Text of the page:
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rise of the ronin impressions

I was surprised that upon besting Gonzo in a boss fight, I had the option to spare him in exchange for some extra rewards. I let him live in curiosity of seeing what the outcome would be. After some disapproval from Ryoma, who accompanied me during the mission, I moved on with my new gear and a slight sense of guilt. An hour or so later, I stumbled on Gonzo in the open world with his own side quest chain involving some other no-good individuals. I was genuinely surprised to see the choice I made had an impact on the world, and immediately started thinking about how the other choices I made might be molding my playthrough.

There are also other small things, like being able to pickpocket locals for a bit of cash, or engaging in scuffles with other ronin in towns for equipment and weapon proficiency. The trade-off, is that doing these things raises your Wanted Level, so sowing absolute chaos doesn’t go unnoticed by local authorities. I’m really invested in seeing how these systems are taken further, especially given you can invest skill points in the ability to lie to people in conversation, or even intimidate them.

rise of the ronin impressions

Unsurprisingly, combat is probably my favourite part of the experience thus far, which lines up if you’re a Team Ninja fan. Rise of the Ronin’s combat feels like an amalgamation of everything that’s come before. You have a system similar to Nioh’s Ki Pulse, weapon styles which are akin to Nioh’s stances, a parry system, sub-weapons, and much more. While all the pieces feel pulled from previous works, Rise of the Ronin separates itself in the flow of its combat.

Everything revolves around Ki, which essentially functions as stamina. Every action in combat drains Ki, and running out means leaving yourself open to attack. This means that combat is always an intricate dance of managing your own Ki while trying to deplete your enemy’s. The main difference is that you can’t just wail on your adversaries. Even the standard foes won’t be staggered by your regular combo attacks, and will attempt to strike you while they weather your assaults. This means you need to make use of the Counterspark system to gain the adavantage.

rise of the ronin impressions

Counterspark is Rise of the Ronin’s parry system. Hitting the Counterspark button just as an enemy attacks will deflect it and leave them open for a counterattack. If you Counterspark a whole combo string, you get an even longer opportunity to strike in the hopes of depleting their Ki for a lethal Critical Hit. Counterspark being such a big part of combat forces you to take a slower and more methodical approach to combat. It usually isn’t a great idea to try and deflect mid-combo as you try to overwhelm your enemy. It feels more calculated and rhythm-like overall, and always feels rewarding.

There’s also enemy Martial Skills, which are unblockable and can only be dodged or deflected with a perfectly-timed Counterspark. This is all without getting into weapon types, sub-weapons, items, your own Martial Skills, the grapple hook, and more. My only concern so far is with enemy variety. The supernatural nature of yokai and demons in previous games means that there are so many different aspects you can pull from to create unique enemies and boss encounters. Rise of the Ronin lacks this flexibility, so I’m waiting to see how things are shaken up when it comes to boss fights and regular enemies as I make more progress.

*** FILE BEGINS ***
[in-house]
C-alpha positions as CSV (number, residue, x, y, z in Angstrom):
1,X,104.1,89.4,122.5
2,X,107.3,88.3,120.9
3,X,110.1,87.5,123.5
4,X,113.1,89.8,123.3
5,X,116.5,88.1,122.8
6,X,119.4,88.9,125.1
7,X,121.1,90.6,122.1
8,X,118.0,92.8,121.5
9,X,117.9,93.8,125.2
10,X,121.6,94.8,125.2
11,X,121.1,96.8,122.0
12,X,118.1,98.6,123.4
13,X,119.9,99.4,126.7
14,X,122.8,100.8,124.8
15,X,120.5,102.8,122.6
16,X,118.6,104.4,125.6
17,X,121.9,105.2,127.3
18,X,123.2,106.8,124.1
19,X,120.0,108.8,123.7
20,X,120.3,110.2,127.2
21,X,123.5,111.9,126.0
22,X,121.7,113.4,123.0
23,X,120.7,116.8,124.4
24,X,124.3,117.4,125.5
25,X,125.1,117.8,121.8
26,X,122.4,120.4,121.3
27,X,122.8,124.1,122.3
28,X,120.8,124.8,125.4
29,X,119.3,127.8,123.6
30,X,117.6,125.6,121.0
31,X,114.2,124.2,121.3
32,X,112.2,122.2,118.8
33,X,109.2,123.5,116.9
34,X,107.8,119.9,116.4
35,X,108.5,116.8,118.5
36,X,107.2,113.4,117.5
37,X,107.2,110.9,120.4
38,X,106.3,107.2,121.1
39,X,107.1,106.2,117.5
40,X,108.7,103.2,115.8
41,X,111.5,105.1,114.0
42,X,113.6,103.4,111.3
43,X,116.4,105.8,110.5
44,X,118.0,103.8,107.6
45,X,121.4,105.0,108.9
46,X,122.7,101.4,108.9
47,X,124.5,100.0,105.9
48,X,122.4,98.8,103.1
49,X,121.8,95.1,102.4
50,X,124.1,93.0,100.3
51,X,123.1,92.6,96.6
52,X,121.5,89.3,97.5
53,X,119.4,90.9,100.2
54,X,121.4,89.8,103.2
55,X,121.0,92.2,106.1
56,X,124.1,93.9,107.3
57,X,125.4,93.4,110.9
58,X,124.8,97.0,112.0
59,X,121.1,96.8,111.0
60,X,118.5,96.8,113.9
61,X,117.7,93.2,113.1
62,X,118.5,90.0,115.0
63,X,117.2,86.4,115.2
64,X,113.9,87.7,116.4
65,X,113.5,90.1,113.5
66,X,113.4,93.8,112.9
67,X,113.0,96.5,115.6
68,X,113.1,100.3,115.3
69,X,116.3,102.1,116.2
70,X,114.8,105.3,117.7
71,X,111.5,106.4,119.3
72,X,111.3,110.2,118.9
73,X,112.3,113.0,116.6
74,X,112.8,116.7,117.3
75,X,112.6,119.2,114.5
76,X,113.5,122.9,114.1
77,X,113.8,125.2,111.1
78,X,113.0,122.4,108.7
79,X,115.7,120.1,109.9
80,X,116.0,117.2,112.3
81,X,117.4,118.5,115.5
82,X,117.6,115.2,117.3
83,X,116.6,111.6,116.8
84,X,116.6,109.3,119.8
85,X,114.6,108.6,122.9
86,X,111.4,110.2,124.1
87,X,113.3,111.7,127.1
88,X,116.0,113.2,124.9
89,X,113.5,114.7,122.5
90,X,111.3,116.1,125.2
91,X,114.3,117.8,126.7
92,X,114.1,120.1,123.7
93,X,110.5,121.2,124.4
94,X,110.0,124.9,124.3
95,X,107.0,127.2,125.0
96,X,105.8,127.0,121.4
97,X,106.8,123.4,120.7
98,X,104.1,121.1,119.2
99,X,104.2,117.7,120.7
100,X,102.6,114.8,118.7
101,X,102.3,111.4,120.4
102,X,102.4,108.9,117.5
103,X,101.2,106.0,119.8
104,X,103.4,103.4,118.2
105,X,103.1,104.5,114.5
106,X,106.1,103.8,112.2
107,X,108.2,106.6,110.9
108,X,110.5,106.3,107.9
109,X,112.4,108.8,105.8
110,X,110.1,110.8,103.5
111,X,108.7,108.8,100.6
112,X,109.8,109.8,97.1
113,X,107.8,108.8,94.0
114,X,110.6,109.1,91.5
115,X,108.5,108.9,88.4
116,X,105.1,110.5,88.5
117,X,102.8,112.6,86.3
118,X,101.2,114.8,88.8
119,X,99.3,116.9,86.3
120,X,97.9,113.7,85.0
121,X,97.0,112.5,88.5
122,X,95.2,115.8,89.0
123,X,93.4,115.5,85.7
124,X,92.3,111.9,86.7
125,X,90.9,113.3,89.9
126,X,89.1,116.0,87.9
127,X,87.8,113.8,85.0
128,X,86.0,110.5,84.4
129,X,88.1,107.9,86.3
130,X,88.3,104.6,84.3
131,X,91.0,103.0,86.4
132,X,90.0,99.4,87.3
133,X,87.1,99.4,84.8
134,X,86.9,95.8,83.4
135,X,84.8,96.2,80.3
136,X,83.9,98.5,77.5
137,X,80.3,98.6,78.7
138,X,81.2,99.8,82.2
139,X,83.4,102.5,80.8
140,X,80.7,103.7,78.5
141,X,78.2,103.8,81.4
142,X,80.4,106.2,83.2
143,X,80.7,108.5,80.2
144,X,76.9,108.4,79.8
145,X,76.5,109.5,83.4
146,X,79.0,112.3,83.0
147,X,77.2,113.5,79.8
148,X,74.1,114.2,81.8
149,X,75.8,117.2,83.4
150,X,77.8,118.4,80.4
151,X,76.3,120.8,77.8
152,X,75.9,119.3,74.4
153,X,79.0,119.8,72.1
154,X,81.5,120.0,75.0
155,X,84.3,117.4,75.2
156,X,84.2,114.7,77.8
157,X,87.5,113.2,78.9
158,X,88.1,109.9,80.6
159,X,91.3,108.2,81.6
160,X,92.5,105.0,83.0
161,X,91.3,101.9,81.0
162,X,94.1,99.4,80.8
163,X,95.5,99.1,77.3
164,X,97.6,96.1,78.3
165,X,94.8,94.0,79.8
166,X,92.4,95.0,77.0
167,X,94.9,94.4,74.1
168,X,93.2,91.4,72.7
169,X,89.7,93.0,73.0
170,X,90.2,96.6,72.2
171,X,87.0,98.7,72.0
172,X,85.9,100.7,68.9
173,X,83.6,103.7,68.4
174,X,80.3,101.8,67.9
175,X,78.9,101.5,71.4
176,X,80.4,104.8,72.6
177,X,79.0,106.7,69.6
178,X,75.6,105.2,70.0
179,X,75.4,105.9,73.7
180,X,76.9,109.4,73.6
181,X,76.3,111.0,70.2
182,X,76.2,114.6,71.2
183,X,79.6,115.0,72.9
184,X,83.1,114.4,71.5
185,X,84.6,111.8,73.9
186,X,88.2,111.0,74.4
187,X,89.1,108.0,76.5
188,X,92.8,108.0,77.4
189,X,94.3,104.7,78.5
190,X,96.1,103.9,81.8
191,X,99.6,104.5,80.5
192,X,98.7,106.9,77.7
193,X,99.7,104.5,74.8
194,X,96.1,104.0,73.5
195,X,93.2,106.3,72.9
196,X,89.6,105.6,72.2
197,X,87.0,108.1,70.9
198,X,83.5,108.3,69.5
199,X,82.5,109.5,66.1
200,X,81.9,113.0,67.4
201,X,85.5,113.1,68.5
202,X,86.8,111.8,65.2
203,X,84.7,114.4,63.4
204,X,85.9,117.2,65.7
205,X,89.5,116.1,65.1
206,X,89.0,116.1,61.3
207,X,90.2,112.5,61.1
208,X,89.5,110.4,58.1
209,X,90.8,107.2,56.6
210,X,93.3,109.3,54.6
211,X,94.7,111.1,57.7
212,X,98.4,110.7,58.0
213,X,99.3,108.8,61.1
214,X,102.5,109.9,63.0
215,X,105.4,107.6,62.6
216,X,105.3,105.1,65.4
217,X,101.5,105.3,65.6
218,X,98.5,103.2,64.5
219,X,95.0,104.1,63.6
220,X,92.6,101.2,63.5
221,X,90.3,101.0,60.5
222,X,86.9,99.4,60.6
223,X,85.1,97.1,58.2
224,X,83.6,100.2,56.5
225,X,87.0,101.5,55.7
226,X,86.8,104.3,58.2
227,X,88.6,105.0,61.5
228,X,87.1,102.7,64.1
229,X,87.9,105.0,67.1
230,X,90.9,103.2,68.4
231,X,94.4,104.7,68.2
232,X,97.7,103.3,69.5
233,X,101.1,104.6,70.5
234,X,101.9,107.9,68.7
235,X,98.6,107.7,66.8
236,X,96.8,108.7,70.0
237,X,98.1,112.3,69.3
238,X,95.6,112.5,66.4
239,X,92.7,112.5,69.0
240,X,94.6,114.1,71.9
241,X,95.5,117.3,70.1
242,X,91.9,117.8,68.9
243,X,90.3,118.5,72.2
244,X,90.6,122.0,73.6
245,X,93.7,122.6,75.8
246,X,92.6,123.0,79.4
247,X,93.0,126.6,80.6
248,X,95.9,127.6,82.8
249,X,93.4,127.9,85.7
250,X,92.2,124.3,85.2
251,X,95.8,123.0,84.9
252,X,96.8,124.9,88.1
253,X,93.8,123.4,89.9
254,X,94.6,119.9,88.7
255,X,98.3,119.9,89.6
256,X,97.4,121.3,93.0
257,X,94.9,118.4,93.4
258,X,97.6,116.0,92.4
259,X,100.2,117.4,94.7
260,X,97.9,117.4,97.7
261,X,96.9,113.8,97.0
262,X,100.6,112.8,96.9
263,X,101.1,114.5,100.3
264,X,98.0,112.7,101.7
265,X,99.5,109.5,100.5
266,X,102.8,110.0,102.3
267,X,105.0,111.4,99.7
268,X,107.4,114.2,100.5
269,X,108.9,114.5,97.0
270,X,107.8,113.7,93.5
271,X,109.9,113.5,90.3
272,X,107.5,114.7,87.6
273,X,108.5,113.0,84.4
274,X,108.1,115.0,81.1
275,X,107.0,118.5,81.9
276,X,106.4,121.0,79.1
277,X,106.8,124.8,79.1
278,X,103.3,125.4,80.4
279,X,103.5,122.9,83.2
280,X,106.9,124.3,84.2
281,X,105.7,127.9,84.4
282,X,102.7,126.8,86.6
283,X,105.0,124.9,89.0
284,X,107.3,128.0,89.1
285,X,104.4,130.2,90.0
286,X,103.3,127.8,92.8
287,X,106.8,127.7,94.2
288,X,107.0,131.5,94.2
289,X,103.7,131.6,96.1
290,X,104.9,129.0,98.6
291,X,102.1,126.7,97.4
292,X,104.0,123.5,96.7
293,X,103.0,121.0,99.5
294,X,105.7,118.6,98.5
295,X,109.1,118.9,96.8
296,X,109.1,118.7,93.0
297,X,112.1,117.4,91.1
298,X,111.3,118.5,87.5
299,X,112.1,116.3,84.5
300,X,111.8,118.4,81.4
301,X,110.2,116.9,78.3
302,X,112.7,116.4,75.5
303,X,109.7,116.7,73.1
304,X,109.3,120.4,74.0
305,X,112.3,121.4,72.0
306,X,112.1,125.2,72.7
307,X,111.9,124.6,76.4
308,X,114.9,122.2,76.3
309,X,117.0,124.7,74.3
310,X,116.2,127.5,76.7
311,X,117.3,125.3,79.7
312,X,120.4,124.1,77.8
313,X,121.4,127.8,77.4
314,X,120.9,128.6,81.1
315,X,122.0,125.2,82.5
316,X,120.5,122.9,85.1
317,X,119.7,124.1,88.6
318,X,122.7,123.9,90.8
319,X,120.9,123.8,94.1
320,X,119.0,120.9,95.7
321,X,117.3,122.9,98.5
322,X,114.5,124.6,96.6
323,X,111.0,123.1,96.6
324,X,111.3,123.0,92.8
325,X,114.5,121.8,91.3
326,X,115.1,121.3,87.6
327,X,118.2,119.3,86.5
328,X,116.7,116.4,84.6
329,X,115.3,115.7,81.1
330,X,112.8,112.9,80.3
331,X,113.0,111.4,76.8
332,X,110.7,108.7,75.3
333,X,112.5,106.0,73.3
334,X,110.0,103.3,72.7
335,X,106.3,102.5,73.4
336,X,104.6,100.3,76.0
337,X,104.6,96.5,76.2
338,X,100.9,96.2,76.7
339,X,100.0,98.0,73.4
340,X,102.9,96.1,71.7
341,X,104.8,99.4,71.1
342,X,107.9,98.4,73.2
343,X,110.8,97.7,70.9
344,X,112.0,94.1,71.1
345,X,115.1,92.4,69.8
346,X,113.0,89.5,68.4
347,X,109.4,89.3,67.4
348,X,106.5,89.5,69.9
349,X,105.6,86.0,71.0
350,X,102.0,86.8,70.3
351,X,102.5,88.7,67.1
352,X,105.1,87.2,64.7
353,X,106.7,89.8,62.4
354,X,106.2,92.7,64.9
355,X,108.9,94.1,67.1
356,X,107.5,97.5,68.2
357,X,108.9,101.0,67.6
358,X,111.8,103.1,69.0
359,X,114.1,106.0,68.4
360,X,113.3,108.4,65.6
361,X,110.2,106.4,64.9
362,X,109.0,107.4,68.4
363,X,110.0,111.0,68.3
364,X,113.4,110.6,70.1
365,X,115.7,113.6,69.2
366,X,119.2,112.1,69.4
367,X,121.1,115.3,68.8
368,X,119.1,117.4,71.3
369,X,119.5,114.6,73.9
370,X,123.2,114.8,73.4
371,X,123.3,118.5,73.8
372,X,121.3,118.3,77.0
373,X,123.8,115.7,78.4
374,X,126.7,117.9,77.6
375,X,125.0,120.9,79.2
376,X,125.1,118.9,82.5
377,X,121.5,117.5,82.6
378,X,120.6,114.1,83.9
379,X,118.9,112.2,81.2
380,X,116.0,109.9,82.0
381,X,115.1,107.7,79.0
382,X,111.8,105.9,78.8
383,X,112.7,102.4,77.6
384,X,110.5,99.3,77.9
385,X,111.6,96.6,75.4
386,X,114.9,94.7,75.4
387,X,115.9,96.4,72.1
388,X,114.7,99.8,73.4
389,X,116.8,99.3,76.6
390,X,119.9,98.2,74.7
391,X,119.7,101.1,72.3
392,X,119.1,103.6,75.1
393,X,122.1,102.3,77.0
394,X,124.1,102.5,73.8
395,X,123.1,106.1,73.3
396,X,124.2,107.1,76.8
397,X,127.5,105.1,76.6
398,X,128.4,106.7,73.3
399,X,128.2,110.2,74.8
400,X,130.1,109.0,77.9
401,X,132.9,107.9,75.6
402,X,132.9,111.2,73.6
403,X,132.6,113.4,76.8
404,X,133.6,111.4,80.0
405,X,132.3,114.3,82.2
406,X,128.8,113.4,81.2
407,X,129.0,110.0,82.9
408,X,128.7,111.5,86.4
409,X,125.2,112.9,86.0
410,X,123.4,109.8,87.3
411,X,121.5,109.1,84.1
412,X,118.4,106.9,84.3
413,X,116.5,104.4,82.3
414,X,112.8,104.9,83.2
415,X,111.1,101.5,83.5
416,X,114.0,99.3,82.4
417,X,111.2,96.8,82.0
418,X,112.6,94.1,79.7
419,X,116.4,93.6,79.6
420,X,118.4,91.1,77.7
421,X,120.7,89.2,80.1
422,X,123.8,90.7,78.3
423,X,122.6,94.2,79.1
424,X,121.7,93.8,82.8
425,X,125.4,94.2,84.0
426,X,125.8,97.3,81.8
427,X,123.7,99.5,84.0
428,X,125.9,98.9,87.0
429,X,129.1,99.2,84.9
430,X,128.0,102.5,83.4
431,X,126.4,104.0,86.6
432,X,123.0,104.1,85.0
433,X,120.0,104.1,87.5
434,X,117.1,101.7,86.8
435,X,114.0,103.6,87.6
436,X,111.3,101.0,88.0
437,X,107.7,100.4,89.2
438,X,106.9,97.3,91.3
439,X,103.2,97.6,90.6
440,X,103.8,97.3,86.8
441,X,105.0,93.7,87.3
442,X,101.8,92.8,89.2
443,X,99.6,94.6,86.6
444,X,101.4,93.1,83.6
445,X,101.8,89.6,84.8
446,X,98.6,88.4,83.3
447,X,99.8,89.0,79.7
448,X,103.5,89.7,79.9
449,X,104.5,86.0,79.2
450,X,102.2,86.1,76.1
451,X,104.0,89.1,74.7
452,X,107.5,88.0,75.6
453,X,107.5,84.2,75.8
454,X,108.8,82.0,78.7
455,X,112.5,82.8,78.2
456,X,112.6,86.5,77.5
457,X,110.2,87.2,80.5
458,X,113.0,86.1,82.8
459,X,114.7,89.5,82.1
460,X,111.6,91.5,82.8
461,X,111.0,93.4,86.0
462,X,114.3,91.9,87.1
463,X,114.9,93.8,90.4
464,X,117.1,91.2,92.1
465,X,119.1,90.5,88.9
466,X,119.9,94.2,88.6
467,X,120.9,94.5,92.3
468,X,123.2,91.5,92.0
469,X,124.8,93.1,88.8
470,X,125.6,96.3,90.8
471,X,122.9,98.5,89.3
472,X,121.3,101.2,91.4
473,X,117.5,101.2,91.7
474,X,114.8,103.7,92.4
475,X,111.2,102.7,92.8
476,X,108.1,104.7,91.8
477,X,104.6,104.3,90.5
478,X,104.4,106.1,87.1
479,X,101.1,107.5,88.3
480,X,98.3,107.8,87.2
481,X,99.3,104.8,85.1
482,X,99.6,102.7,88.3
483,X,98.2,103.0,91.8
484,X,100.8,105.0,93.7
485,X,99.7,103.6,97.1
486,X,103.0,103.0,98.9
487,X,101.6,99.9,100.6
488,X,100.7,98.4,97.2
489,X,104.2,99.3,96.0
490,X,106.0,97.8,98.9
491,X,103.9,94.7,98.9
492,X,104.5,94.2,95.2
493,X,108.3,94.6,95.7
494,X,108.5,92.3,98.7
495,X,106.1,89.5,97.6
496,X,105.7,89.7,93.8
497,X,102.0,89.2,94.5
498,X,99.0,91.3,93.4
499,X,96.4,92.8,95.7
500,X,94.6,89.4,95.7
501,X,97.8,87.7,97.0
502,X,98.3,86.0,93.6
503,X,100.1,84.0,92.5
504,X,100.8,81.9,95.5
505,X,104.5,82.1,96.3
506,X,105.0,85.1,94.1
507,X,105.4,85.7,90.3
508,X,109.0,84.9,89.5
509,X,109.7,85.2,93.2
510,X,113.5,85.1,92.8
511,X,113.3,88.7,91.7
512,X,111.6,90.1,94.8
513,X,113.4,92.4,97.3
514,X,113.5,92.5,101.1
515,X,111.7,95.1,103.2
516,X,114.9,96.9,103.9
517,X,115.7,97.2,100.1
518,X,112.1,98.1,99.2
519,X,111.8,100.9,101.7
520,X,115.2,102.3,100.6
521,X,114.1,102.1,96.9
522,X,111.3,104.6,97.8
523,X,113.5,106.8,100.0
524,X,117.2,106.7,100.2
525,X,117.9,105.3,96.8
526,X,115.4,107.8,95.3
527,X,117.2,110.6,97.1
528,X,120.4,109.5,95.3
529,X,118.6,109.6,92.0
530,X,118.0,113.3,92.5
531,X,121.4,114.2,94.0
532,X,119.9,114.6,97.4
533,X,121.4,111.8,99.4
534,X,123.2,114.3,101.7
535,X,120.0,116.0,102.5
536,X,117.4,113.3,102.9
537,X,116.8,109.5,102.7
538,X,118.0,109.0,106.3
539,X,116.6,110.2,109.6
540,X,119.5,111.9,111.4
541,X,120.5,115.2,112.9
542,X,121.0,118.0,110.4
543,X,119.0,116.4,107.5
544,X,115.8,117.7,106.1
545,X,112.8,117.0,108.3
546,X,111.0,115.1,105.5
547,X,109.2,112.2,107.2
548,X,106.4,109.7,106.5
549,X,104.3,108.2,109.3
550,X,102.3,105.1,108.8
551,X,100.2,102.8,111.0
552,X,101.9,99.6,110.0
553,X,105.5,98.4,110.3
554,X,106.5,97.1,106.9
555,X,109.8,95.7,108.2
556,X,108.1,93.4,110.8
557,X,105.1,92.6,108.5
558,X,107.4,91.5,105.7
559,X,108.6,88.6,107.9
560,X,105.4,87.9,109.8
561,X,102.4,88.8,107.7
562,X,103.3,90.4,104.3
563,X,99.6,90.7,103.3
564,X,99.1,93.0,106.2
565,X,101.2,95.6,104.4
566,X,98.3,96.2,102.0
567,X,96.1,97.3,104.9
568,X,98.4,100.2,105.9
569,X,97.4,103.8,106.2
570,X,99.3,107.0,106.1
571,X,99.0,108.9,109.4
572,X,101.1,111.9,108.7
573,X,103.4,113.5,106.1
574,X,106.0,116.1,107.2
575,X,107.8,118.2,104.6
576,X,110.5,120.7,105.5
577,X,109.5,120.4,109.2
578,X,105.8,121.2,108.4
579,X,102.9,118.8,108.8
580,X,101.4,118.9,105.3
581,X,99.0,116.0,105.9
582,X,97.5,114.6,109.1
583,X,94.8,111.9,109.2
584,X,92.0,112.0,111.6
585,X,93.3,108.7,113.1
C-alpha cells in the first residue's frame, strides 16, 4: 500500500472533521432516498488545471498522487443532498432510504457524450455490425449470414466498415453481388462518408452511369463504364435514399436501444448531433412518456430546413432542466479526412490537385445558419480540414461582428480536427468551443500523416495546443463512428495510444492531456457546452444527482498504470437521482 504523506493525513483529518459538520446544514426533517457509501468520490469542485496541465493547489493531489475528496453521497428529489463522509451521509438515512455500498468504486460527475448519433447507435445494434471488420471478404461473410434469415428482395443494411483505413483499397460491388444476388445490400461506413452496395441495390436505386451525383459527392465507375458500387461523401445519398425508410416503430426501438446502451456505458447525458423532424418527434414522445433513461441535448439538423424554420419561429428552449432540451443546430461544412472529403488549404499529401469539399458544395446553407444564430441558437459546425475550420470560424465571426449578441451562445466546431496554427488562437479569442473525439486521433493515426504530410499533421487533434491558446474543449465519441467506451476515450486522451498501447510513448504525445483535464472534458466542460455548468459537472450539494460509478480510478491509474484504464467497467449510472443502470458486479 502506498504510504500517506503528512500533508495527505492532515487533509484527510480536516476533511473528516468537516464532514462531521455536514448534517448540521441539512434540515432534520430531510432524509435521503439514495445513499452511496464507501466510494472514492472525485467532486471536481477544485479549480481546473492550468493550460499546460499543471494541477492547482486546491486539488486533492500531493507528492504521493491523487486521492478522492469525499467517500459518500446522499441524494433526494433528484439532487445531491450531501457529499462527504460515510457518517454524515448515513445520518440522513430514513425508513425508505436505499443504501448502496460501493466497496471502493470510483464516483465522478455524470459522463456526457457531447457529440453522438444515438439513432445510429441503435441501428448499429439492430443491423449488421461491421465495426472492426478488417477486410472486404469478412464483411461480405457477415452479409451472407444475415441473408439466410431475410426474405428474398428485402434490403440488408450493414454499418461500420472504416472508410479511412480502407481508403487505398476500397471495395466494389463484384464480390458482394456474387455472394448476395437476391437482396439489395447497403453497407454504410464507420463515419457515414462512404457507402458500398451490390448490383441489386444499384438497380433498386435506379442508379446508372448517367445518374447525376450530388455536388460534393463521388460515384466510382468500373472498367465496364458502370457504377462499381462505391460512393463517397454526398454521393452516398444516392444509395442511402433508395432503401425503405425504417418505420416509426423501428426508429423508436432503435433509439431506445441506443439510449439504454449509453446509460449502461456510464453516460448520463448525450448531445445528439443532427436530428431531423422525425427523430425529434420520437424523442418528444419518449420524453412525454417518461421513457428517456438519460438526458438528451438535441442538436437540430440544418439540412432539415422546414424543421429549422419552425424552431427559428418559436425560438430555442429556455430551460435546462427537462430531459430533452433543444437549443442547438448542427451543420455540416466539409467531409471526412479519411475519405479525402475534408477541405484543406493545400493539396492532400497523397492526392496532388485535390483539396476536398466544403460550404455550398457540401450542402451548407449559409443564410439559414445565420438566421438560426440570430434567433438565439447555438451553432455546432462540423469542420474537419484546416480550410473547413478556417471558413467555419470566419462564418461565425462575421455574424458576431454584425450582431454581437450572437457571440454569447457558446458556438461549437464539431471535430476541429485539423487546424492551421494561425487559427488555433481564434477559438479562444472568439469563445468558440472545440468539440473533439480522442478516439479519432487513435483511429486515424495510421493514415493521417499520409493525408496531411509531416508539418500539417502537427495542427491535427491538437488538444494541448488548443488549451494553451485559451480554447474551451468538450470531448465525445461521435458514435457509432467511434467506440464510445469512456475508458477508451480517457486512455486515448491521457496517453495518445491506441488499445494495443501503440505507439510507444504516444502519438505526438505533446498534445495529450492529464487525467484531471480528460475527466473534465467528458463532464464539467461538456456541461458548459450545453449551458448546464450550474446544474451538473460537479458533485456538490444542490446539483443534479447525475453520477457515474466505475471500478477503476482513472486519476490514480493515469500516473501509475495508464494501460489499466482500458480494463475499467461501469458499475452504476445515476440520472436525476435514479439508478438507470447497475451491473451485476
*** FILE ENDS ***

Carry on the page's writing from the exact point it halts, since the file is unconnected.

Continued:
rise of the ronin impressions

Speaking of combat, let’s touch on difficulty a bit. It’s always a point of contention in any Souls-like, but Rise of the Ronin is notable in its inclusion of difficulty settings. There’s three out of the gate, Dawn, Dusk, and Twilight, which are easy, normal, and hard respectively. I’ve spent most of my time so far on Dusk which feels like the standard Team Ninja challenge. There’s a significant drop in the damage that enemies deal on Dawn, but the demand for precise Counterspark timing and a considered approach to combat is still somewhat there.

Combat is made easier by other aspects, though. Smart use of stealth can grant you a massive advantage over your enemies, healing is plentiful, and health is regenerated outside of combat. So far, I think it strikes a good balance of being accessible to newcomers while retaining the power fantasy of being a ronin, but it’s yet to be seen if this holds up through the rest of the game.

rise of the ronin impressions

If my early hours with Rise of the Ronin have confirmed one thing – it’s that this is definitely a Team Ninja game. It’s absolutely different in its structure, grounded nature, and approach to difficulty, but the identity that makes Nioh, Wo Long, and Strangers of Paradise tick is palpable here. This is far from a bad thing, but I am curious to see how Team Ninja’s typical design trappings fare after more time with this open world setting.

Rise of the Ronin launches on March 22nd exclusively for the PS5. You can pre-order it here, and you’ll be able to read our full review on Tuesday, March 12 at 9:00 AM AEDT